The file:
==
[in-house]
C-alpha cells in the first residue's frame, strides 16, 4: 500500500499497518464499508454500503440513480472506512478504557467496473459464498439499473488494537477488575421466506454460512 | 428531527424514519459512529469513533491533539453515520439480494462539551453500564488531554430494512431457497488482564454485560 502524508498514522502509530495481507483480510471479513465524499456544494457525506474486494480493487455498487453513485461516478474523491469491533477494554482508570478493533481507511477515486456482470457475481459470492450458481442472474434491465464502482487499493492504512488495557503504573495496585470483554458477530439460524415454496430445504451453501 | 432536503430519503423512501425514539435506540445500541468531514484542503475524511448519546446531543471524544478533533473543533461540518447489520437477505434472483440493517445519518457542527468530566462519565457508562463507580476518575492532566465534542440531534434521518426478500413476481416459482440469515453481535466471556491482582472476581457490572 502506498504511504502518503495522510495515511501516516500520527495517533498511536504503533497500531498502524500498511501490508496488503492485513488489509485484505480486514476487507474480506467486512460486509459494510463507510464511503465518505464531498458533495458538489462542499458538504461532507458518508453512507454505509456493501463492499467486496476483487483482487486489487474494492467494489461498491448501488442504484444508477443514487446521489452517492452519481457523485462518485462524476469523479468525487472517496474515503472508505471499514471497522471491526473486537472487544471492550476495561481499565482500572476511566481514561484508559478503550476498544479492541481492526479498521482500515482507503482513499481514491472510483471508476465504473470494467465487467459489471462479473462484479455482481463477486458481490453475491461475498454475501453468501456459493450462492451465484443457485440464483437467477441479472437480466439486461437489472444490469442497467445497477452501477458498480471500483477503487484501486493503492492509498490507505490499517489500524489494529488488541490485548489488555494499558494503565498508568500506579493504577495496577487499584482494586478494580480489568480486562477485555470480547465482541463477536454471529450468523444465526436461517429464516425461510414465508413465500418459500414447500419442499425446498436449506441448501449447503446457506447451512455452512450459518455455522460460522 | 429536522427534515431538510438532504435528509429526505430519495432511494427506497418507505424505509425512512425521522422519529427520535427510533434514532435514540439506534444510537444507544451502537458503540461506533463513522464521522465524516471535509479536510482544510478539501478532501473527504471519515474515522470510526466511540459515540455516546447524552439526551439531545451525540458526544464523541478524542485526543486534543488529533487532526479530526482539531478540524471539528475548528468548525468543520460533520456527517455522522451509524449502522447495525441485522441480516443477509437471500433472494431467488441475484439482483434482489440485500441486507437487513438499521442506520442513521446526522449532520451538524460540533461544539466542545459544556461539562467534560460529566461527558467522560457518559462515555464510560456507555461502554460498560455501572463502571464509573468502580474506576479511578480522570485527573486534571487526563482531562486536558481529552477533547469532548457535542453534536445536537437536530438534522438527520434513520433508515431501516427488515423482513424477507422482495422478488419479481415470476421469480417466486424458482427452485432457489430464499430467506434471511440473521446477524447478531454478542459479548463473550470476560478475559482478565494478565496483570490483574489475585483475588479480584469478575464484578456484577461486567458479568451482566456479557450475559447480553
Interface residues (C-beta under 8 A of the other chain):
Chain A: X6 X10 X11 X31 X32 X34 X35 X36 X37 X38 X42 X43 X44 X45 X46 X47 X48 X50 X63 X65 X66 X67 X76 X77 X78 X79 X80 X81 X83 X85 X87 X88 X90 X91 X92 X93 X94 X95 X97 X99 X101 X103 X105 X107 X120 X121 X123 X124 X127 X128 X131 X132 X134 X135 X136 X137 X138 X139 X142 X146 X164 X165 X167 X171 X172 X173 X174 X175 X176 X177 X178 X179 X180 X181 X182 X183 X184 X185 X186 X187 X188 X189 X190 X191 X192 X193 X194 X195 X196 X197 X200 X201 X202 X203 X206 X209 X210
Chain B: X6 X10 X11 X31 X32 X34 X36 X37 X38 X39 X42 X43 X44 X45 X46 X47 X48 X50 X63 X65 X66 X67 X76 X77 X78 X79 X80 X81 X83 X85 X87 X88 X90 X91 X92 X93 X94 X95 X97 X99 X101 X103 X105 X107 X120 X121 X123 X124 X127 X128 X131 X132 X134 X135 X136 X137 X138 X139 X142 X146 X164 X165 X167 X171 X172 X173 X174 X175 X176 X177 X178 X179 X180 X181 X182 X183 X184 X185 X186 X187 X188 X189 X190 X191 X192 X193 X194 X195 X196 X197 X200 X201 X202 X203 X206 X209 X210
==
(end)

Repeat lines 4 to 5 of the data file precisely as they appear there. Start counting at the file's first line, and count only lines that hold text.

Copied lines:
Chain A: X6 X10 X11 X31 X32 X34 X35 X36 X37 X38 X42 X43 X44 X45 X46 X47 X48 X50 X63 X65 X66 X67 X76 X77 X78 X79 X80 X81 X83 X85 X87 X88 X90 X91 X92 X93 X94 X95 X97 X99 X101 X103 X105 X107 X120 X121 X123 X124 X127 X128 X131 X132 X134 X135 X136 X137 X138 X139 X142 X146 X164 X165 X167 X171 X172 X173 X174 X175 X176 X177 X178 X179 X180 X181 X182 X183 X184 X185 X186 X187 X188 X189 X190 X191 X192 X193 X194 X195 X196 X197 X200 X201 X202 X203 X206 X209 X210
Chain B: X6 X10 X11 X31 X32 X34 X36 X37 X38 X39 X42 X43 X44 X45 X46 X47 X48 X50 X63 X65 X66 X67 X76 X77 X78 X79 X80 X81 X83 X85 X87 X88 X90 X91 X92 X93 X94 X95 X97 X99 X101 X103 X105 X107 X120 X121 X123 X124 X127 X128 X131 X132 X134 X135 X136 X137 X138 X139 X142 X146 X164 X165 X167 X171 X172 X173 X174 X175 X176 X177 X178 X179 X180 X181 X182 X183 X184 X185 X186 X187 X188 X189 X190 X191 X192 X193 X194 X195 X196 X197 X200 X201 X202 X203 X206 X209 X210